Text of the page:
Title:
Aids in the purchase and sale of packaged foods
Kind Code:
A1


Abstract:
The present invention is directed toward systems and methods that aid a shopper in determining whether to purchase a packaged food product. After scanning the product label, relevant information about the product is displayed for the shopper. Such information includes nutritional information and diet specific information.



Inventors:
Milstein, Mitch N. (Newport Coast, CA, US)
Application Number:
11/040051
Publication Date:
07/21/2005
Filing Date:
01/20/2005
Assignee:
MILSTEIN MITCH N.
Primary Class:
International Classes:
G06K15/00; G06Q30/00; (IPC1-7): G06K15/00
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Primary Examiner:
KOYAMA, KUMIKO C
Attorney, Agent or Firm:
Mitch N. Milstein (Newport Coast, CA, US)
Claims:
1. A system for selling a packaged food product, comprising: a scanning mechanism that reads a product label on the packaged food; and a display screen that displays nutritional information about the product on the display screen.

2. The system of claim 1, wherein the scanning mechanism is mounted in an area accessible to shoppers.

3. The system of claim 1, wherein the nutritional information about the product is accessed using at least a portion of the product label.

4. The system of claim 1, wherein the nutritional information is stored remotely.

5. The system of claim 1, further comprising a diet specific actuator that allows a person to select a specific diet and display diet specific statistics relevant to the specific diet.

6. The system of claim 1, wherein source information about the product is accessed using at least a portion of the product label.

7. The system of claim 1, wherein the scanning mechanism is mounted in a grocery store isle.

8. The system of claim 1, wherein the scanning mechanism reads a bar code on the product label.

9. The system of claim 1, further comprising a communications link to a remote device that stores purchase information for the shopper.

10. The system of claim 9, wherein the remote device is accessible by at least one of a shopper, a diet consultant, and a medical doctor.

11. A method of selling a packaged food product, comprising: providing a scanning device that is accessible to a shopper such that the shopper can readily scan a label associated with the product and receive nutritional information about the product on a display screen.

12. The method of claim 11, further comprising the steps of: the shopper actuating a diet specific selection; and receiving diet specific statistics related to the selected diet.

Description:

This application claims the benefit of U.S. provisional application No. 60/537,653 filed on Jan. 20, 2004 and incorporated herein by reference in its entirety.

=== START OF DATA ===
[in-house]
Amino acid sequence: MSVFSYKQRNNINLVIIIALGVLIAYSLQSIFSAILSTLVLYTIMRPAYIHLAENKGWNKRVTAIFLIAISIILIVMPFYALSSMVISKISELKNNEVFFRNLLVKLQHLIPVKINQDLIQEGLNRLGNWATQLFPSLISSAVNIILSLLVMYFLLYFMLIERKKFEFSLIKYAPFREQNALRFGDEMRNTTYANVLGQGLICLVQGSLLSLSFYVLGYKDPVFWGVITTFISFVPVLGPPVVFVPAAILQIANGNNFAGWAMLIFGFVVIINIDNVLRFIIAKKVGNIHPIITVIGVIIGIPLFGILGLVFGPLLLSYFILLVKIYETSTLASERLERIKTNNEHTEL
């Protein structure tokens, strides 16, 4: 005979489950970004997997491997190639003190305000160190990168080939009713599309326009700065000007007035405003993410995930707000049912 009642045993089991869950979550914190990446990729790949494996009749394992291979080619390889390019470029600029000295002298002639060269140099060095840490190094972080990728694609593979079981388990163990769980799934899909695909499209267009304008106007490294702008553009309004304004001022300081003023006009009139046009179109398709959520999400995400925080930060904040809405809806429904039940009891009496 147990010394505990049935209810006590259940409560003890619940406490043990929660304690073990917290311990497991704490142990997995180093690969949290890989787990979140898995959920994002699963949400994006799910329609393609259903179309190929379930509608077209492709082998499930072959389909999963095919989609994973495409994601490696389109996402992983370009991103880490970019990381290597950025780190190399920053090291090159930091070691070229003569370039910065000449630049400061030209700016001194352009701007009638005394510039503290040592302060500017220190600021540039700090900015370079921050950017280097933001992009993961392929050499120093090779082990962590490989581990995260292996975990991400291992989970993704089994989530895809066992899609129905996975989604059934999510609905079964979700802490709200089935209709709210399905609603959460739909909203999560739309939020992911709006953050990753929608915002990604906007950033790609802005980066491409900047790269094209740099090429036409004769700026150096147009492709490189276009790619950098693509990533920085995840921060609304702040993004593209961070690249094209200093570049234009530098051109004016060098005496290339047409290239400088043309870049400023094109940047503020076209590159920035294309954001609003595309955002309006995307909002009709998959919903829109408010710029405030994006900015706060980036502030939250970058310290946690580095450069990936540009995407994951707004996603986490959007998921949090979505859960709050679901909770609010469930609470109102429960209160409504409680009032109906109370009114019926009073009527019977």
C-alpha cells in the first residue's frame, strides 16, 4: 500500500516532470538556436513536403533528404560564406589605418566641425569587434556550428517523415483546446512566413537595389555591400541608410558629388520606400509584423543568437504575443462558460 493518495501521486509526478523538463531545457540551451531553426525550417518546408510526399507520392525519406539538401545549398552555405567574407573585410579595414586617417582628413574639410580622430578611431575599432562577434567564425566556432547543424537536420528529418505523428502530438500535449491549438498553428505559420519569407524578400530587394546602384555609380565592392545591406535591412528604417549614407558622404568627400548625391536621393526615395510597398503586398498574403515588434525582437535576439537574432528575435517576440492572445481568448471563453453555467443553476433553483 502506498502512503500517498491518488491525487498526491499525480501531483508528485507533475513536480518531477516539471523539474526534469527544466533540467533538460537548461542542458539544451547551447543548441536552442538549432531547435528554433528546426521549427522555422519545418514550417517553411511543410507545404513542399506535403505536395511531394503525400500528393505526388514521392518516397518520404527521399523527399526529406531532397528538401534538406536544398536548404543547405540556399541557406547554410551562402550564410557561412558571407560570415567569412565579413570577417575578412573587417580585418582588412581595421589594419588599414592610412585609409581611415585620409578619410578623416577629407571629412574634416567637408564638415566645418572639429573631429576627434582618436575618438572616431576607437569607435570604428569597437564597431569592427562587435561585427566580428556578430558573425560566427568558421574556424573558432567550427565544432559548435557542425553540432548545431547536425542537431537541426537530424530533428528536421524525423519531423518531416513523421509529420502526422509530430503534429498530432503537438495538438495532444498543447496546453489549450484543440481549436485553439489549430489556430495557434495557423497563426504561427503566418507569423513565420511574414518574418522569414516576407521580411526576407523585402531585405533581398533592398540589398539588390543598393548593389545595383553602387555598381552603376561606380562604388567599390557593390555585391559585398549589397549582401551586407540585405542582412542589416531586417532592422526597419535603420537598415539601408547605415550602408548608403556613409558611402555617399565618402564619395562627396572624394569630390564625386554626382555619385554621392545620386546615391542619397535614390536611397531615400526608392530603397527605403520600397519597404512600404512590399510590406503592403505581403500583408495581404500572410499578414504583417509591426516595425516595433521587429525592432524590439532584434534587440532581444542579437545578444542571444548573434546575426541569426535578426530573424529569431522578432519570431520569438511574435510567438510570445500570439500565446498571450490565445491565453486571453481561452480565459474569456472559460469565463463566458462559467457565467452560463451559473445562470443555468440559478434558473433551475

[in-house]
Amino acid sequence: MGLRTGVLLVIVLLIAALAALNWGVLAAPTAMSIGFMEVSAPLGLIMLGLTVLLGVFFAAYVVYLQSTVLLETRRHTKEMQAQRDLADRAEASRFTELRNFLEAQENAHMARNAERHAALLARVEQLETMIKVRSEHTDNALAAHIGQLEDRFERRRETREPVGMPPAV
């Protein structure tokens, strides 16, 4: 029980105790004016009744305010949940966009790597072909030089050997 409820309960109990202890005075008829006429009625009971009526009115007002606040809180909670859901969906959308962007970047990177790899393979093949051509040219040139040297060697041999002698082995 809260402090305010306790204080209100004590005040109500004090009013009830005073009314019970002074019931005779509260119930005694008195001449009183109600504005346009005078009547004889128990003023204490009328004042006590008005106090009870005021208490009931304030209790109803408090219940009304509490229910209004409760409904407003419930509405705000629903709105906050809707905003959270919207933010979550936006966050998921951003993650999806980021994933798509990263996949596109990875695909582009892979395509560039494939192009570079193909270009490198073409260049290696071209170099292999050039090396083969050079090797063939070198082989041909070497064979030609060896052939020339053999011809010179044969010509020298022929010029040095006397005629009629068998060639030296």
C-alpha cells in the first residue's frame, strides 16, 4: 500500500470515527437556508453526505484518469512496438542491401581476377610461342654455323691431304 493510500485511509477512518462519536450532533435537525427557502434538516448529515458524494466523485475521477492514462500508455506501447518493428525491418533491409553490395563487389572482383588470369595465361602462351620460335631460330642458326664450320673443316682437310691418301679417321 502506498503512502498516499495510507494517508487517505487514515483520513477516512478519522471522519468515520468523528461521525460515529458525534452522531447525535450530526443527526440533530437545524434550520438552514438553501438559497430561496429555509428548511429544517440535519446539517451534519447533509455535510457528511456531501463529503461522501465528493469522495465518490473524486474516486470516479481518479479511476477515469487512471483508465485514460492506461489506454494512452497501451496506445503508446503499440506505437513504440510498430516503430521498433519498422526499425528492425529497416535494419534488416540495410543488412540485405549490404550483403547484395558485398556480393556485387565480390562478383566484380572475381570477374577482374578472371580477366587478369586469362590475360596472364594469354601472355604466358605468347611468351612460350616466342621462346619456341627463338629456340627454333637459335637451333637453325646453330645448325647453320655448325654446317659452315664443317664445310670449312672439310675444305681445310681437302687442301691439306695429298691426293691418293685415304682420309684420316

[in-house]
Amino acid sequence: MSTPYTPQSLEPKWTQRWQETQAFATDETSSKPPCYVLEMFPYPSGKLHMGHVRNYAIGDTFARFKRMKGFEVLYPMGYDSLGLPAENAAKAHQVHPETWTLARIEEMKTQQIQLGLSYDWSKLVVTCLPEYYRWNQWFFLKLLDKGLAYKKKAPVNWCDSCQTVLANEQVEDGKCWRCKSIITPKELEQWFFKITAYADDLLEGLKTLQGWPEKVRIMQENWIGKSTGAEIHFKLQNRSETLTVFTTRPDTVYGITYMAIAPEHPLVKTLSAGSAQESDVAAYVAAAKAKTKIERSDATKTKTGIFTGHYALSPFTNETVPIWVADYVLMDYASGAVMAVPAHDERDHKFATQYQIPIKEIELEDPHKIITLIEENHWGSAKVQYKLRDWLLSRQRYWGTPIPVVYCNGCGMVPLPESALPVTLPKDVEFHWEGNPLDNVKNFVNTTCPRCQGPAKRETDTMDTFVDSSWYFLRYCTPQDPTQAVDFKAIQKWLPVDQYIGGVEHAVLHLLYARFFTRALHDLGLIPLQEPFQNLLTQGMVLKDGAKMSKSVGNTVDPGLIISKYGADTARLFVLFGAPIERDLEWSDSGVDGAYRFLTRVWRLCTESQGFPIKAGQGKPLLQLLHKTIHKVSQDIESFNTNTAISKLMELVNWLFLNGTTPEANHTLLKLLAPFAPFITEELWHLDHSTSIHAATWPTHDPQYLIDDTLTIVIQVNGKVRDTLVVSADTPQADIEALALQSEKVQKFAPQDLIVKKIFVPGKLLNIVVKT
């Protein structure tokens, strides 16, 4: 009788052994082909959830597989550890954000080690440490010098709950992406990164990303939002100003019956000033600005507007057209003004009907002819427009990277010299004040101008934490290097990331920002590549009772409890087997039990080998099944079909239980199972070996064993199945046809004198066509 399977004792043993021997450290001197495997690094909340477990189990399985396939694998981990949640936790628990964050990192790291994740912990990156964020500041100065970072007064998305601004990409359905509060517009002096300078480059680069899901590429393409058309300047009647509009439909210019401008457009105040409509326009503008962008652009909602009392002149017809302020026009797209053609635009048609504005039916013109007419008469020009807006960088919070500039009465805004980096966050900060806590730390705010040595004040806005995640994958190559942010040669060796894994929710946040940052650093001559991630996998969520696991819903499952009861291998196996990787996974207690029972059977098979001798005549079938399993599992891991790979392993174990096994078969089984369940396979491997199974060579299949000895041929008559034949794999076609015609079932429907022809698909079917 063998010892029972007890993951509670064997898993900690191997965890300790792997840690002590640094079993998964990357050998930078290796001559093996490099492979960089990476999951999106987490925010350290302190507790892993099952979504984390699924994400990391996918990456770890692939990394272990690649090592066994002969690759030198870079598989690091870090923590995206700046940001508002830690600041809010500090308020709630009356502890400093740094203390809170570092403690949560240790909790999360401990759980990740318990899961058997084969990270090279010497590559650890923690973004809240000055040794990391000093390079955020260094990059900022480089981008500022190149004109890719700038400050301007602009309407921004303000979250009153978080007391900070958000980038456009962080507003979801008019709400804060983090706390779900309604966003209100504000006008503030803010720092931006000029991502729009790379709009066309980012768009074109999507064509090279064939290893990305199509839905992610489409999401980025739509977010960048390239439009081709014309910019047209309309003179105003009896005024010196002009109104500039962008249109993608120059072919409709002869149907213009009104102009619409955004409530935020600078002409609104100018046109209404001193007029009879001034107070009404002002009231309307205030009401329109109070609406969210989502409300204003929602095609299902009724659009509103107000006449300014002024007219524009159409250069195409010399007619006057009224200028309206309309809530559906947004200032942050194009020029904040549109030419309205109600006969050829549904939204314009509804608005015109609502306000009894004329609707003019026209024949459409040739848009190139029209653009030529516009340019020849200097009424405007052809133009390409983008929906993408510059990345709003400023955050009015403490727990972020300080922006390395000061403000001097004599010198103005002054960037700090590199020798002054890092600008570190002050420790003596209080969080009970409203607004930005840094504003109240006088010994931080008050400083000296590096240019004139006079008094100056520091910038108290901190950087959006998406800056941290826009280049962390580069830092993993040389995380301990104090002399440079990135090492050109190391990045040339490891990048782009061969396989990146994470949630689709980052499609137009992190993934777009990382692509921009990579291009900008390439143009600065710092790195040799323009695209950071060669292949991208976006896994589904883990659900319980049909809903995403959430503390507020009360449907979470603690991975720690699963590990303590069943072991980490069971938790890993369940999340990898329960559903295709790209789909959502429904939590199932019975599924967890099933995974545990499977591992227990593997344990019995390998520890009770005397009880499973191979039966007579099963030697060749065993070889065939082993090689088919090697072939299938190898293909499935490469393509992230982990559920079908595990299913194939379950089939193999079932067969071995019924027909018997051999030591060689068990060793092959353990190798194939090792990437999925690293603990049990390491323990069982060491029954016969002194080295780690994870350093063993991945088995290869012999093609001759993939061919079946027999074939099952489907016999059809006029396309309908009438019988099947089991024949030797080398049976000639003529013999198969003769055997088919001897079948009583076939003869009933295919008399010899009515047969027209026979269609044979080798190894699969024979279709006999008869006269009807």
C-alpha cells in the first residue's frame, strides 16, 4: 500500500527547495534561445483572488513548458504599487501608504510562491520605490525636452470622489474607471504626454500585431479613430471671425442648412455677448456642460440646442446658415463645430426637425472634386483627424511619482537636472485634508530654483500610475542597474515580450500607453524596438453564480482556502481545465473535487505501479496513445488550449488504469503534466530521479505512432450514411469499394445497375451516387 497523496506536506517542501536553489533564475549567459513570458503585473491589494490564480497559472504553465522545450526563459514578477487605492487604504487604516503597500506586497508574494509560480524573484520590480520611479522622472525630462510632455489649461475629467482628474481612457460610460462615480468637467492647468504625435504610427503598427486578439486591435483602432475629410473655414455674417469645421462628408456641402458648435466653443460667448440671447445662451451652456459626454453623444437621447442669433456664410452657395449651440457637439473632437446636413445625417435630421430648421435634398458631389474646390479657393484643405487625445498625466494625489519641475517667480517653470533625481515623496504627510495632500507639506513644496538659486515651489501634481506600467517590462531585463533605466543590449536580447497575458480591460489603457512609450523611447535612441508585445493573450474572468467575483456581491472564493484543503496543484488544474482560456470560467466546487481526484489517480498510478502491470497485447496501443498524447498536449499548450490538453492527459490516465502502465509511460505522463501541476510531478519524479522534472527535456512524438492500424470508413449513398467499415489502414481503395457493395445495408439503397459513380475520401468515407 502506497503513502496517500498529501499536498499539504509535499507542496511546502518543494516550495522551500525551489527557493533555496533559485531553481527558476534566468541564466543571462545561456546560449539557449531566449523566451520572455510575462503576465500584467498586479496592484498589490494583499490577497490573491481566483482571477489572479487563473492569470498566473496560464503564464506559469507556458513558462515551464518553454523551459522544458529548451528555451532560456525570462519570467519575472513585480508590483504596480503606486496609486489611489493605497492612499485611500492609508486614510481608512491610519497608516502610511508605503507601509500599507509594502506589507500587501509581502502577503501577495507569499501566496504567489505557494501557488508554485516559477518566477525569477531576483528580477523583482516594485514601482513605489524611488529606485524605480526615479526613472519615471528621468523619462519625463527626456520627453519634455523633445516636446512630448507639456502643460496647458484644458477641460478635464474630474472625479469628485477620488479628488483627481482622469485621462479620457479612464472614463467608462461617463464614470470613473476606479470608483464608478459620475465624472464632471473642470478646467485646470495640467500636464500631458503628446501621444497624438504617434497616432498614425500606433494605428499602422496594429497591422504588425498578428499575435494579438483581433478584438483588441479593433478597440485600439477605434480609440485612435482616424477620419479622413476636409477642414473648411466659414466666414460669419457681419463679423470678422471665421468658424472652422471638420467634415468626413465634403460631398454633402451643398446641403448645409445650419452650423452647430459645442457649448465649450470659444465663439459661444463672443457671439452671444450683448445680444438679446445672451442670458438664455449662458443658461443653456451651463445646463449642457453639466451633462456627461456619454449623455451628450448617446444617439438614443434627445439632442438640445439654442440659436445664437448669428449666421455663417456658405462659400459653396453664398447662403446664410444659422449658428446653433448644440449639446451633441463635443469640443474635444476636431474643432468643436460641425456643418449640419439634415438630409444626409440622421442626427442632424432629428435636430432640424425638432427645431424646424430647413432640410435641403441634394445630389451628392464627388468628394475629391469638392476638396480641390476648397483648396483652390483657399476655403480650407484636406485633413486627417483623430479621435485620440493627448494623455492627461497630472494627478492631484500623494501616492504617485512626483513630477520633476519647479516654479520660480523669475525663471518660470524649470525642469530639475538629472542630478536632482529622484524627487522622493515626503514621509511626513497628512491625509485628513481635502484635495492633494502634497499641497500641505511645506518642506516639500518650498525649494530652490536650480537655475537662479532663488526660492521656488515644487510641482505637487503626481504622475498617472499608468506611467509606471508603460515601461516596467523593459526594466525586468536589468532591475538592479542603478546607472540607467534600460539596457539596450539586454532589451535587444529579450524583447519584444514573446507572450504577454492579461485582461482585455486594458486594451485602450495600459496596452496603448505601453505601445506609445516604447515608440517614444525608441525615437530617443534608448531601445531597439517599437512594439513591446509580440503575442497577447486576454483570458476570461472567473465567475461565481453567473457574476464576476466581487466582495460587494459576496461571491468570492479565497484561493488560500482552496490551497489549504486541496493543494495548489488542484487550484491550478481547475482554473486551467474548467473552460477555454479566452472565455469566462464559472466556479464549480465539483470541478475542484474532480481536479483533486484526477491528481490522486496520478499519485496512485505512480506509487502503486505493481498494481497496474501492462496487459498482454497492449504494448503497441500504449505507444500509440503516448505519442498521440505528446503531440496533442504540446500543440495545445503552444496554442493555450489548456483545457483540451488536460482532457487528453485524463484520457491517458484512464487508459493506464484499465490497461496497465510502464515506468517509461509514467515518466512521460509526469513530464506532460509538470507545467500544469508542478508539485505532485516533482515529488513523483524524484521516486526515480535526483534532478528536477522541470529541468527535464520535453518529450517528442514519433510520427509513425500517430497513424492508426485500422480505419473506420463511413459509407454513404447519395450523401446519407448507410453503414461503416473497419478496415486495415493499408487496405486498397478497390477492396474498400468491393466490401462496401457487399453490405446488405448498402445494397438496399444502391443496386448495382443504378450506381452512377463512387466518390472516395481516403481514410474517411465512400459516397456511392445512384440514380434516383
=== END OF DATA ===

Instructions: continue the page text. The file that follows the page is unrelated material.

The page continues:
FIELD OF THE INVENTION

The field of the invention is grocery store systems.

BACKGROUND OF THE INVENTION

Access to useful information is relatively easy to obtain in today's society. For instance, a consumer that is shopping for a musical compact disk can pass the disk under a scanner and hear portions of songs on the disk. The consumer can then make a more informed decision on whether to purchase the disk.

In a grocery store, consumers are forced to read product labels to obtain on-the-spot information about food products. Many times, however, either the information that the consumer wants is not on the label or the information is printed too small for the consumer to read. Sometimes, it is just too much of a burden for a consumer to search out the relevant information he is seeking. In addition, there are many diets that require consumers to examine labels and even make calculations before deciding whether to purchase a food product.

Up to now, this type of readily accessible information has not been accessible for consumers purchasing groceries.

SUMMARY OF THE INVENTION

The present invention provides methods and devices for aiding a consumer in the purchase of a packaged food product. More specifically, a system for selling a packaged food product includes a scanning mechanism that reads a product label and a display screen that displays nutritional and diet specific information about the packaged food product. In a further aspect, a shopper can select a specific diet and receive information relevant to the specific diet.

Various objects, features, aspects and advantages of the present invention will become more apparent from the following detailed description of preferred embodiments of the invention, along with the accompanying drawings in which like numerals represent like components.

BRIEF DESCRIPTION OF THE DRAWING

FIG. 1 is a schematic of a system for selling a packaged food product.

FIG. 2 is a display screen for selecting a specific diet.

FIG. 3 is a display screen with diet specific statistics.

FIG. 4 is a schematic of system according to the present invention including a communications link to a remote device.

FIG. 5 is a flow diagram of a method of aiding a consumer in the decision of whether to purchase a food product.

DETAILED DESCRIPTION